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Research Careers Campaign

Research Careers Campaign

In November 2021 we ran a Research Careers video campaign, where we asked academics to share challenging moments that helped shape their careers, as part of our effort to normalise open conversations about career pathways in research.

We received input from a wide range of academics from different areas and schools across the University.

Listen to their stories below.

Professor Chérie Armour

School of Psychology, who shares her disappointment around an unsuccessful job interview, but notes that as one door closes another door opens!

Dr Áine Aventin

School of Nursing and Midwifery, who says that when you push yourself beyond your boundaries failure is inevitable, but it's also part of the process of becoming successful!

Dr Paul Best

School of Social Sciences, Education and Social Work, who advises researchers not to take ‘failure’ personally, to reach out for support and most importantly, to keep trying!

Dr Anna Bryson

School of Law, who shares some important advice on how you can turn setbacks into learning points, rather than confidence crushers!

Professor Mark Emmerson

School of Biological Sciences, reflecting on the importance of embracing opportunities, even if it means rethinking your research.

Professor Emma Flynn

Pro-Vice-Chancellor for Research & Enterprise, who reminds us that, while resubmitting papers can be painful and perseverance is vital, we are not our work!

Professor Joanne Hughes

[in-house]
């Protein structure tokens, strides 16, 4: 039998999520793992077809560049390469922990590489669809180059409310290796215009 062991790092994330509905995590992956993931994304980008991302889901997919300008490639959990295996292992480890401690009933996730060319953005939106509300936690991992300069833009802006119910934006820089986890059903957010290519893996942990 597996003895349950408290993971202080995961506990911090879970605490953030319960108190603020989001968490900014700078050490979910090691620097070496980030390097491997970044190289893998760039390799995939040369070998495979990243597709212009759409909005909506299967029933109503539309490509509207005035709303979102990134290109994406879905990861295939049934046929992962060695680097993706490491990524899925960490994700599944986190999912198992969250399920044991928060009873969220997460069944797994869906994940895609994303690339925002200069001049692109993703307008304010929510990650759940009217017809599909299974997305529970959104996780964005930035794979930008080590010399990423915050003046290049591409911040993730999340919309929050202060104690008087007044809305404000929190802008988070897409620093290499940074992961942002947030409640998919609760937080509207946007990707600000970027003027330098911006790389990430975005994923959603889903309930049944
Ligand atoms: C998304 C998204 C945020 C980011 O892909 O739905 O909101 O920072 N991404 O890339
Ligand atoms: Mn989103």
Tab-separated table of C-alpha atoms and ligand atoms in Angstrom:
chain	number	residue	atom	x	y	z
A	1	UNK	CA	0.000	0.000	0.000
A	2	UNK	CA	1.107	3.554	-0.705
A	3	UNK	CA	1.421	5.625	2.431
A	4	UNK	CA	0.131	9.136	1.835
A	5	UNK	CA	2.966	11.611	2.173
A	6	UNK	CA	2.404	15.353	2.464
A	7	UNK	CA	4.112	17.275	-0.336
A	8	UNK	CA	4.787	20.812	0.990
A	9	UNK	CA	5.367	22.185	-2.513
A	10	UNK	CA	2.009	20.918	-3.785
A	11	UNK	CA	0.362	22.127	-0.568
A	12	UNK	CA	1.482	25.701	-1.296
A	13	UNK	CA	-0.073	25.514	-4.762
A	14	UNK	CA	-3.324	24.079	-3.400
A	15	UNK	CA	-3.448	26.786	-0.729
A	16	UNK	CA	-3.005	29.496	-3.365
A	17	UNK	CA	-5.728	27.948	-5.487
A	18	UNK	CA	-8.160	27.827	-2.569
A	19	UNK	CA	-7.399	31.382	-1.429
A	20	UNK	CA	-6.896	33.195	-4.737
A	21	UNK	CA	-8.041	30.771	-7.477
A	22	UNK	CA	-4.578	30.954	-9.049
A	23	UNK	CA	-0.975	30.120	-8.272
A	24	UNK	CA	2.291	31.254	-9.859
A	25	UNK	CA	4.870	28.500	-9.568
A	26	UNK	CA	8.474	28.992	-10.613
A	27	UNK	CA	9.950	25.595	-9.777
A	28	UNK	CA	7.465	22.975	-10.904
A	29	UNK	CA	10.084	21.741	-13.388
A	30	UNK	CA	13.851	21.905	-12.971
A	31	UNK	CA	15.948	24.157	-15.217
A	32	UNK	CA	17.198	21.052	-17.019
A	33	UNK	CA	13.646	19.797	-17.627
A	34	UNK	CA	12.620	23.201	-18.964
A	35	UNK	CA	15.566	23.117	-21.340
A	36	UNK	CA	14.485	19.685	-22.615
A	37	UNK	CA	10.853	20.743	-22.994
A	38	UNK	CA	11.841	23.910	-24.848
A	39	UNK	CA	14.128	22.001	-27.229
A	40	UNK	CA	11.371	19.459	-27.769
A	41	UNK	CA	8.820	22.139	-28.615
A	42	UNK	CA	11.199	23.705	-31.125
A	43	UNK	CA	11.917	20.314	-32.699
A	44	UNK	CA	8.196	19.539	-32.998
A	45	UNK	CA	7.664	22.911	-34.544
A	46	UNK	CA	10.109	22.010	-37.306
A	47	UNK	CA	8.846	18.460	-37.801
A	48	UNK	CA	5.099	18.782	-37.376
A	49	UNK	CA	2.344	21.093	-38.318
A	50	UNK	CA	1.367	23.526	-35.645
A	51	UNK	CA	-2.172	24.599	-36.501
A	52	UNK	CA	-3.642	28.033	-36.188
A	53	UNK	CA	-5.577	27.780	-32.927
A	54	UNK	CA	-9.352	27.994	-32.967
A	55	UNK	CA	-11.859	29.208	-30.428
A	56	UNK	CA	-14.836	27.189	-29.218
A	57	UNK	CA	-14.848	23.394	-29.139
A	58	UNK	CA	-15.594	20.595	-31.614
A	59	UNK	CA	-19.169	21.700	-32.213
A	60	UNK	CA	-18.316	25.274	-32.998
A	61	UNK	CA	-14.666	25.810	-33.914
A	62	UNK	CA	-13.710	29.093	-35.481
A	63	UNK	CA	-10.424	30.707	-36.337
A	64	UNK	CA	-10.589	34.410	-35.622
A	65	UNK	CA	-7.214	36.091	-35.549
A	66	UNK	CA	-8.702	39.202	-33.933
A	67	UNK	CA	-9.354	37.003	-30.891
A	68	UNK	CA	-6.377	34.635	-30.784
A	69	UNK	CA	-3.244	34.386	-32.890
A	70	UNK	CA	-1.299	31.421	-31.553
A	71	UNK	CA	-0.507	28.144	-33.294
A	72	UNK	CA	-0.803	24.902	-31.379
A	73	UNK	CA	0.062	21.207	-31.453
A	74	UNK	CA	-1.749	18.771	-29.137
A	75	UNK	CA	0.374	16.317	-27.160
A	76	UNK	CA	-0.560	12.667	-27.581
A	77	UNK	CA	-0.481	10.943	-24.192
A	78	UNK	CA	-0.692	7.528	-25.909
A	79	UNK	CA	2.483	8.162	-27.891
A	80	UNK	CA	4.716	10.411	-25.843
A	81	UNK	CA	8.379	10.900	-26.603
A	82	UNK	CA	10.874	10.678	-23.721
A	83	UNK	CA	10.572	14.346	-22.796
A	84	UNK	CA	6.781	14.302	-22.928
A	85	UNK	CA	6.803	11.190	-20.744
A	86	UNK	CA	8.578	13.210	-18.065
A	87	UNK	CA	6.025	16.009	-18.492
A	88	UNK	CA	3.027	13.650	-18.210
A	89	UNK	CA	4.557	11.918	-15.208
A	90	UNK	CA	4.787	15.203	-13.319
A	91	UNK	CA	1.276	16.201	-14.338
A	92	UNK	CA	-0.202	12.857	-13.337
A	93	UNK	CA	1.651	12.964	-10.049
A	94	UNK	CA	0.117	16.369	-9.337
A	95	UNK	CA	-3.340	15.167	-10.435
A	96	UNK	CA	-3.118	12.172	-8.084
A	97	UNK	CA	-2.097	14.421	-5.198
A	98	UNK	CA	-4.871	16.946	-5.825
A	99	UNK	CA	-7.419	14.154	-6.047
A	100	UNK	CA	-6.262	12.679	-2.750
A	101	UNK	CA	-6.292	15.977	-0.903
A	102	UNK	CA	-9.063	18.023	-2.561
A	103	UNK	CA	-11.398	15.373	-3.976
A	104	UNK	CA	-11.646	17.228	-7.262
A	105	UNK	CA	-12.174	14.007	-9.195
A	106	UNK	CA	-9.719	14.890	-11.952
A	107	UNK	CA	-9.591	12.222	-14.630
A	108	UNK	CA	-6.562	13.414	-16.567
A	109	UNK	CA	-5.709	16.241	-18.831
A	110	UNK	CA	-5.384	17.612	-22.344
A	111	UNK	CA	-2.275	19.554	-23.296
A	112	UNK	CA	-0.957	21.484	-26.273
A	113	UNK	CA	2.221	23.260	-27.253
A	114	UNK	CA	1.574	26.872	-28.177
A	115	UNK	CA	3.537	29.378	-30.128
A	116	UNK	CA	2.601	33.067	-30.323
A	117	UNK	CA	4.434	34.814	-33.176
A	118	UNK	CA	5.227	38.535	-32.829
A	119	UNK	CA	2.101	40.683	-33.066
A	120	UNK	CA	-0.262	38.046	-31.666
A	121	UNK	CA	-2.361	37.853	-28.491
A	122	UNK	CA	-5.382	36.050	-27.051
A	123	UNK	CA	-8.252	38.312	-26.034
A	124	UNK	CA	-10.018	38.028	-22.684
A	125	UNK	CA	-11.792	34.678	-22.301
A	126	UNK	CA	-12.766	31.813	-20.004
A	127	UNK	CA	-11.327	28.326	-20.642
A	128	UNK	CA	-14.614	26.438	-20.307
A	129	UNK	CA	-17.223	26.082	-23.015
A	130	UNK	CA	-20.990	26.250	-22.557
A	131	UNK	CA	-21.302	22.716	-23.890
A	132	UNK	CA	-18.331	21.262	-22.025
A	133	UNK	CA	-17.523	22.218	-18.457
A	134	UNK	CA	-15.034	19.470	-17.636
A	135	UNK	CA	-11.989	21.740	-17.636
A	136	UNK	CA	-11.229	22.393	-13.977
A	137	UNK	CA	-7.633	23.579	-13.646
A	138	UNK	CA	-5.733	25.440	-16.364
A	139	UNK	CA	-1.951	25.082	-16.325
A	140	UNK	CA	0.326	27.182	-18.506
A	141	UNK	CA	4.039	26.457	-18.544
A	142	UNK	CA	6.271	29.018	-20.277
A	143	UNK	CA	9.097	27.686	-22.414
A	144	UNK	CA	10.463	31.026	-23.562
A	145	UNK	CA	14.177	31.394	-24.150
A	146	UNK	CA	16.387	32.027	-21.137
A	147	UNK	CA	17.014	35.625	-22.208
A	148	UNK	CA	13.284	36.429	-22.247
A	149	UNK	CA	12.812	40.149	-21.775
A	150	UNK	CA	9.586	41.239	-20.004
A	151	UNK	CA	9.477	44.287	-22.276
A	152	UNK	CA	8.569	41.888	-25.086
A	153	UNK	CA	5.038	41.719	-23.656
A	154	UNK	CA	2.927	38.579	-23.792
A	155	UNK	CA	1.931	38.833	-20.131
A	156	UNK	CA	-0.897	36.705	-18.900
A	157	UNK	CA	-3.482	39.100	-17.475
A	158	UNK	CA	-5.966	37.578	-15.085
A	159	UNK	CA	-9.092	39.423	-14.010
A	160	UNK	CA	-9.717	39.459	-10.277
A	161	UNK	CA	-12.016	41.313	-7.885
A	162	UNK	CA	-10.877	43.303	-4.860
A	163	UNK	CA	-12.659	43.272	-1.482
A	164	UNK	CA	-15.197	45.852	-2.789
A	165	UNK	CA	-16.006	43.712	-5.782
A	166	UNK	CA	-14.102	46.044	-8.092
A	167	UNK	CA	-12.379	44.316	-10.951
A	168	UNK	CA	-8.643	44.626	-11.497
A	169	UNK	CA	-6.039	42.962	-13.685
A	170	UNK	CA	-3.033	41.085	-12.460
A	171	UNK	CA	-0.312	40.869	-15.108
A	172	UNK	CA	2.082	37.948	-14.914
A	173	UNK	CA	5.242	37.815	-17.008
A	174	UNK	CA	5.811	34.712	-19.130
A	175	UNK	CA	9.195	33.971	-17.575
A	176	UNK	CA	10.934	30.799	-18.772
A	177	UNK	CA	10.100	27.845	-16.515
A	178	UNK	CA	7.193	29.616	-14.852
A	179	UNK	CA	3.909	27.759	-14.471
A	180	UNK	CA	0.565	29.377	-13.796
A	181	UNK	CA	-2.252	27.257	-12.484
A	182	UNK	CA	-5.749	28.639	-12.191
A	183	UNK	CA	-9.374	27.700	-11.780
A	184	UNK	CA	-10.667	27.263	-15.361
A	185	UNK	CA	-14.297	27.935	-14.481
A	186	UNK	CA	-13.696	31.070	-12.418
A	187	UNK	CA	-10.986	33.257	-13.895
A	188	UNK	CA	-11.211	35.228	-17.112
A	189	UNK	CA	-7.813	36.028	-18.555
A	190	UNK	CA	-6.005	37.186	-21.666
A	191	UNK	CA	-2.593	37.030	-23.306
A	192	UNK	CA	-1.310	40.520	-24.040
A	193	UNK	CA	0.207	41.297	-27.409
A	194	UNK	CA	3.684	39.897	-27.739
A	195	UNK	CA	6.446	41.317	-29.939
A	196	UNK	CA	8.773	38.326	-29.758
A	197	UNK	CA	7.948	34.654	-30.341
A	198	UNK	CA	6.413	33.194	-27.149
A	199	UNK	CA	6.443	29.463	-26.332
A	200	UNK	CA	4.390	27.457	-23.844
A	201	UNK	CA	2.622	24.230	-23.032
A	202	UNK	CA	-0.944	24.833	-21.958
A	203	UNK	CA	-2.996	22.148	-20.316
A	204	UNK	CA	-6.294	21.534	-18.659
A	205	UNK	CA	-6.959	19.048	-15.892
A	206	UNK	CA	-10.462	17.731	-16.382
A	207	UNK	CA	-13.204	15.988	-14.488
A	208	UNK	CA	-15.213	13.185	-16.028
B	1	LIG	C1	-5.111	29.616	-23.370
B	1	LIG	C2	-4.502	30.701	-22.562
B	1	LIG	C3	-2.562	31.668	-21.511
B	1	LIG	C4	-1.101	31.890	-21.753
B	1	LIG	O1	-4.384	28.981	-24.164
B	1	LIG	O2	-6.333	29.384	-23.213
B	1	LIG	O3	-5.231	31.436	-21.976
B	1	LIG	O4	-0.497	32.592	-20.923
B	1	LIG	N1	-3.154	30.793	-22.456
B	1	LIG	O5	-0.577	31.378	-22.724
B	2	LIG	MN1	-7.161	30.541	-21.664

School of Social Sciences, Education and Social Work, who talks about encountering and overcoming reviewer bias when submitting a journal paper.

Professor Muiris MacCarthaigh

School of History, Anthropology, Philosophy and Politics sharing that, while your first ‘rejection’ can be hard to forget, listening to feedback can lead to bigger things!

Dr Helen Noble

School of Nursing and Midwifery, highlights the benefits of mindfulness when dealing with 'rejection'.

Professor David Rooney

Dean of Internationalisation and Reputation, Faculty of Engineering and Physical Sciences, shares that while knock-backs can be disheartening, they can also make you more determined to succeed!

Professor Alan Stitt

School of Medicine, Dean of Innovation and Impact, Faculty of Medicine, Health and Life Sciences, who advises researchers to embrace the fact that setbacks will happen, but don't see them as failures, instead use them to bounce back better!

Professor Isabel Torres

School of Arts, English and Languages, who highlights the importance of complementary one-to-one individual interactions in helping to build a truly collegial and inclusive research culture.

Professor Jayne Woodside

School of Medicine, Dentistry and Biomedical Sciences, shares an example of receiving negative feedback from a respected colleague, how this was initially devastating, but valuable in the end!